On this there is consensus. As Robert points out, “Americans eat early, at like 6 p.m. or 7 p.m. Really, 9 p.m. is about right for dinner.” This seems to play into the American oddity of a meal as something to get through quickly, as opposed to letting it linger into evening hours.
A Casual Nation With Revolutionary Roots
Is America the most casual nation on Earth? Some international observances seem to suggest that. “People act more posh around the world,” says Robert.
[pullquote]There is an international desire to look posh and act correct that many Americans don’t feel.[/pullquote]
Whether it’s using liters and kilometers or wearing tailored slacks, if it originated in Europe, the knee-jerk American reaction is rejection.
Durrer has noticed that Americans are very casual when it comes to entertaining guests: “In other countries, like Switzerland, having company over is a very planned out thing. In America, people are always tell you to help yourself to a [drink] in the kitchen. It’s much more casual.”
David says the patterns of dress and etiquette in America are different and reflect differing national identities—“Canada is dressed up a little more. In the U.S. it’s ‘casual Friday.’ In Canada we have ‘dressed-down Friday’ because it is still work and wouldn’t be ‘casual.’” David argues that since Canada kept its ties to the UK for so long, it still has more of the etiquette of the European continent.
David thinks this is more than just style, but reflects some deeper truths about each country’s culture. “I think there’s a reason people have these stereotypes and say Canadians are overly nice. It’s wrapped up in the formality Canada got from being a part of the Commonwealth. Americans are rebels, so their whole thing is rebellion.” While that may be a simplistic view of the differences in culture, it’s possible that he’s not far off.
People to People
What about how Americans interact with one and another? In some ways, Americans are seen are more friendly—even annoyingly so.
Durrer says that the act of strangers having conversations is a very American thing—”If you’re in a public space, usually an American person comes up to you and starts talking to you.” He says he finds the experience awkward and odd: “Swiss people don’t do small talk.”
Then there’s the loudness. “Americans are way too loud,” observes Robert, “Why is it that all American get loud when they’re excited?”
David thinks it comes back to the We’re #1 in the World attitude:
[pullquote]That pride and confidence and cockiness, always the “best in the world.” Americans always have to show that.[/pullquote]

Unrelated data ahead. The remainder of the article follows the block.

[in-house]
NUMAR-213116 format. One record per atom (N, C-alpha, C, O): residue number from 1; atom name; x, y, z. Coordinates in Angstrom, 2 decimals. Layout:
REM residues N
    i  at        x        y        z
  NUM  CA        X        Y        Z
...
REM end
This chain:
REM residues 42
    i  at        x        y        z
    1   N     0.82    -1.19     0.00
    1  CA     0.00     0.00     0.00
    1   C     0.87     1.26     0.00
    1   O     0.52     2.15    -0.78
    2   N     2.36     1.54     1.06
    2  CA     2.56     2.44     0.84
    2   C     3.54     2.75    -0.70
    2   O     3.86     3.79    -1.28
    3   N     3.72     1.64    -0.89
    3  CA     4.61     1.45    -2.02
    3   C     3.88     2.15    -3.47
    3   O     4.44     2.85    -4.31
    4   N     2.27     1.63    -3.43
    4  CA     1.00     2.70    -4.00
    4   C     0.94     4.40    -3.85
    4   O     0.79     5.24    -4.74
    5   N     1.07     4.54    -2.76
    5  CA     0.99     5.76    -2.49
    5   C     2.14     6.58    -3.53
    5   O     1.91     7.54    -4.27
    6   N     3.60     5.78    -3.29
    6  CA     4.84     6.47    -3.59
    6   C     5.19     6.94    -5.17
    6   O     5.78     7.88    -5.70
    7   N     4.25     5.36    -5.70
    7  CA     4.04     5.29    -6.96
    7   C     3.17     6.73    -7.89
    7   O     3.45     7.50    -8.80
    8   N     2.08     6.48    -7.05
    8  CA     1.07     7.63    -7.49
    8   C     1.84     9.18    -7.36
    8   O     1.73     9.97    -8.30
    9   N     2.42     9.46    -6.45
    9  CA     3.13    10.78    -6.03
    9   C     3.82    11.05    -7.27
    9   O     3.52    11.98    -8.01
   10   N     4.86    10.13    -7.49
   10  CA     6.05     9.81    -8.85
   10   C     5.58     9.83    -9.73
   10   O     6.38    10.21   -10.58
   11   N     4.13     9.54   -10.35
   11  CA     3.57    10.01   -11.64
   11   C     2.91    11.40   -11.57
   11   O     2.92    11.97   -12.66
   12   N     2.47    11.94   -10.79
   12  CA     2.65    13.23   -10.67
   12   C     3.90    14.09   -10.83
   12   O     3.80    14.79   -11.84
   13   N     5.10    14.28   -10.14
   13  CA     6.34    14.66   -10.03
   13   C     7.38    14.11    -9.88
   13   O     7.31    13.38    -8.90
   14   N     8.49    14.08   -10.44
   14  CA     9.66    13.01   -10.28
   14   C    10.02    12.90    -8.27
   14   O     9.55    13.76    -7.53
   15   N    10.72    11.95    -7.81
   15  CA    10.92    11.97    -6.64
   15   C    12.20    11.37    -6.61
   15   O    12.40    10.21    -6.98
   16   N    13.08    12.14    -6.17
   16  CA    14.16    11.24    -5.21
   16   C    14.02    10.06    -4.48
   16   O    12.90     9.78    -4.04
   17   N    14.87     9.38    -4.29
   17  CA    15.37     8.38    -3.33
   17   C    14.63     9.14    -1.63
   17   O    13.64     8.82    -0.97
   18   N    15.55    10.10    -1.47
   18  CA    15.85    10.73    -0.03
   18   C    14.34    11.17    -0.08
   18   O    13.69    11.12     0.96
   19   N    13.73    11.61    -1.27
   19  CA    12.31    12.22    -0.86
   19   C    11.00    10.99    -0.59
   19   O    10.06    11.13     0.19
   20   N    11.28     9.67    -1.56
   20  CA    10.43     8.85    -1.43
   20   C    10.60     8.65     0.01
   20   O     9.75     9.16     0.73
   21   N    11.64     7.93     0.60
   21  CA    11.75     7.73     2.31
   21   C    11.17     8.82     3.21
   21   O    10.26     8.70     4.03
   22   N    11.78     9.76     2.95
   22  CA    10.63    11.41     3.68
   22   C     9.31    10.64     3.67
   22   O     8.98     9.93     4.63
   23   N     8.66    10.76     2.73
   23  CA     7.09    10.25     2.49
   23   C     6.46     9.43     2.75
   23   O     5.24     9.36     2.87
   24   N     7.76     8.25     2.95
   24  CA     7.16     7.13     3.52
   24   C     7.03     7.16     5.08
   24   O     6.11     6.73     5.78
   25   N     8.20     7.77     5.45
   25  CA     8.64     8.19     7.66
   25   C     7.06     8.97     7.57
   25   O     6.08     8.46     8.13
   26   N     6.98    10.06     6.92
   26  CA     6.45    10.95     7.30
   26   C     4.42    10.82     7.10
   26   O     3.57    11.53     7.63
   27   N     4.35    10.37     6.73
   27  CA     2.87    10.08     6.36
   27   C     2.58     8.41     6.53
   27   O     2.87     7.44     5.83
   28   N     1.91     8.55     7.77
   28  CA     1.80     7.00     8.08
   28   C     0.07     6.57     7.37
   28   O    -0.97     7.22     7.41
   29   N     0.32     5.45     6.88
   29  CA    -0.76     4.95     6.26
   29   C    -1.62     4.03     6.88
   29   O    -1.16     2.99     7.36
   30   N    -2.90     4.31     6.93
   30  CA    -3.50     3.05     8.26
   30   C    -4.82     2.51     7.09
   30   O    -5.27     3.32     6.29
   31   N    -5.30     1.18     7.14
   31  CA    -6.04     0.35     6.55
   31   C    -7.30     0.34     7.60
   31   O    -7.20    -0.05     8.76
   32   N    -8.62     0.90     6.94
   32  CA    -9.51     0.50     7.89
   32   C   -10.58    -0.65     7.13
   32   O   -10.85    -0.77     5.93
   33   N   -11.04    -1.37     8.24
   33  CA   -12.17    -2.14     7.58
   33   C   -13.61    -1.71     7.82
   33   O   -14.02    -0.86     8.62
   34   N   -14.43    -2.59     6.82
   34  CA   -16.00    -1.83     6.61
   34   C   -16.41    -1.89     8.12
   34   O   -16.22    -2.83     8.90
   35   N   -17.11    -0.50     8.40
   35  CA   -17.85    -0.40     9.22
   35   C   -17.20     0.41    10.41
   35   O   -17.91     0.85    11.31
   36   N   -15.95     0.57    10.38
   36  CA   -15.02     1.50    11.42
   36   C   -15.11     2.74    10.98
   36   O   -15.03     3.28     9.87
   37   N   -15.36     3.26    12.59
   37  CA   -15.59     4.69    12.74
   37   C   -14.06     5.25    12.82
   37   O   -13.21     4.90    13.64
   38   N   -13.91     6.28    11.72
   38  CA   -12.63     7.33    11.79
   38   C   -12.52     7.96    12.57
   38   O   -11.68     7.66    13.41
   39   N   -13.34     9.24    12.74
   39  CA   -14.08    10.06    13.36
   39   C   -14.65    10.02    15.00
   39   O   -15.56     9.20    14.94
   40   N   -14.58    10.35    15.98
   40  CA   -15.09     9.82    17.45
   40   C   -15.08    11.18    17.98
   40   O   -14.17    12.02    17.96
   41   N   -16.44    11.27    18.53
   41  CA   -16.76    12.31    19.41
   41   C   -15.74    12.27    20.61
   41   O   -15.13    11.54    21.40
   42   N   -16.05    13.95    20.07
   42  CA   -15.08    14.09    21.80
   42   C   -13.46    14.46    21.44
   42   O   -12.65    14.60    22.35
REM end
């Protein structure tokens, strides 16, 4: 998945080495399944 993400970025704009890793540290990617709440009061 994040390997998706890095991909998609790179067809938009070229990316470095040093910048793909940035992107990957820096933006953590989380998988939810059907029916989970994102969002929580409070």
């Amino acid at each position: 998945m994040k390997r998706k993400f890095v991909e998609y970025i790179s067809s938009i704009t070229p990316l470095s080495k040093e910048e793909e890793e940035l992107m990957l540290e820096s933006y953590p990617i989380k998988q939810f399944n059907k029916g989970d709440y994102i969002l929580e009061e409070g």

But what about when it comes to interacting with the opposite sex? Robert has some pretty strong (and somewhat confusing) opinions.
“Americans don’t know how to be sexy or seductive,” he claims. “They only know how to look hot or valuable but are clueless when it comes to acting attractive. You don’t need a BMW or a perfect 10 body to be sexy. It’s an attitude.”
Does America have a sensuality problem? At least Robert seems to think so: “If you go to France, Italy, Brazil—everyone is in touch with their sexuality. Americans like things in black and white at the checkout counter: ’10 bedroom tricks that will drive him CRAZY’.”
It’s a Grand Old Flag
Then there’s the patriotism. It’s one of the loudest complaints about Americans since we spouted off about declaring independence in 1776. People in other countries simply don’t go around wearing the flag of their homeland.
Durrer says of Switzerland that you would never see people waving around the Swiss flag—“That looks radicalized.”
David says there’s no equivalent of America’s stars and stripes mentality in Canada, with one possible exception. He points to a Mike Myers quote that “There’s nobody more Canadian than a Canadian who no longer lives in Canada.”
Darshan also remembers on his first Fourth of July in America: “I started noticing people wearing the flag pretty excessively.” But, as Nourse points out, “Americans are proud people who love their country.”
For a nation that fought two wars against Great Britain in 40 years to maintain their its independence, it is certainly possible that an inflated sense of pride helped it muster the resolve to stick it to the mighty Empire—and kept it up for the next two centuries.
One of a Kind
The notion of “American Exceptionalism” has been subject to plenty of critique and debate in the current political climate, but one fact that is apparent is that however America’s exceptionalism is defined, there is little doubt that the U.S. remains unique among nations.
Think-pieces may be written about whether the United States is a “melting pot” or a “salad bowl” but perhaps it’s best—if you’re looking for a foodie metaphor—to think of America as “tonight’s special”: it could be too much, it could be fantastic, or you might not like it at all. But there’s no denying that it stands alone as a wholly unique existence.